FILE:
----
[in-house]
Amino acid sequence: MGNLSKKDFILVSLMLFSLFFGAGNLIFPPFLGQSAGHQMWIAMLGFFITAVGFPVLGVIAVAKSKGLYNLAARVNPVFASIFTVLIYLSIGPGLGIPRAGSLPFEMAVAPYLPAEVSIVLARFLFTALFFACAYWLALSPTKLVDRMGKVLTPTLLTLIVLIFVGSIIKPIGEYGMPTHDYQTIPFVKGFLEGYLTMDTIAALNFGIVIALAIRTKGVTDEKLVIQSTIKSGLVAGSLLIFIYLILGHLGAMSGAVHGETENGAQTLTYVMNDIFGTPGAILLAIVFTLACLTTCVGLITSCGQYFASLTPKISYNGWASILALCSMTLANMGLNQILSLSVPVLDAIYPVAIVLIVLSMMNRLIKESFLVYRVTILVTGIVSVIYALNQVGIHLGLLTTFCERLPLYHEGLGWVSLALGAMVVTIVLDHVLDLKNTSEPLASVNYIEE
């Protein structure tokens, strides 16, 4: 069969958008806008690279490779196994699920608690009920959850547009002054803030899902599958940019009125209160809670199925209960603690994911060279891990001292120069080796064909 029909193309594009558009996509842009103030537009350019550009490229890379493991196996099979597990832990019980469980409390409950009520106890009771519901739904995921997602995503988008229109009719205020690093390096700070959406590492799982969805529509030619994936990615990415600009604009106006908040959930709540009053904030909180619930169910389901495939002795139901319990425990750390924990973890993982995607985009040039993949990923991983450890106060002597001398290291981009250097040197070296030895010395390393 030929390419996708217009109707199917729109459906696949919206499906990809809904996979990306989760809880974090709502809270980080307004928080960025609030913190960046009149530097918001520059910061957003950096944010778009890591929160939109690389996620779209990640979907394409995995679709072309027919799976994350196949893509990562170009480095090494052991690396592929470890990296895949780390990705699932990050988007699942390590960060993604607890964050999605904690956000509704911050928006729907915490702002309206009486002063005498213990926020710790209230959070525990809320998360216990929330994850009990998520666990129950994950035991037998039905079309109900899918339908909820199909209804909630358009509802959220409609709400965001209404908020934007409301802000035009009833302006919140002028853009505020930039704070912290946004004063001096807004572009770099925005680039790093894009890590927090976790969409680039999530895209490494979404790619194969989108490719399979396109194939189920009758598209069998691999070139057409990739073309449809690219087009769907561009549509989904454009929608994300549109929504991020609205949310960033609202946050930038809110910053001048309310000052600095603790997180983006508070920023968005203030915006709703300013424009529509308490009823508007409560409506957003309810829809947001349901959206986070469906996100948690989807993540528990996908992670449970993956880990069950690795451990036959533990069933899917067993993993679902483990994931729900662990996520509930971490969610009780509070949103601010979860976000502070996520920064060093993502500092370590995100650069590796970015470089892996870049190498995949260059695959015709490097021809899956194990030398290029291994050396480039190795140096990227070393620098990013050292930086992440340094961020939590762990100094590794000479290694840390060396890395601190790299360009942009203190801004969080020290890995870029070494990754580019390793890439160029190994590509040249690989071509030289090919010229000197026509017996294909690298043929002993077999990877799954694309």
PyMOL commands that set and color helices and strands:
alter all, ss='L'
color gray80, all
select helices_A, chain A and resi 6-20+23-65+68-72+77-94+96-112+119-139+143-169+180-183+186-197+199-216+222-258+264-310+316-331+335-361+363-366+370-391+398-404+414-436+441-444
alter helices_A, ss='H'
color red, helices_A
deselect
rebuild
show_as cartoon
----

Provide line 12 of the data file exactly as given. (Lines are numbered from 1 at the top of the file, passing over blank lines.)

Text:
show_as cartoon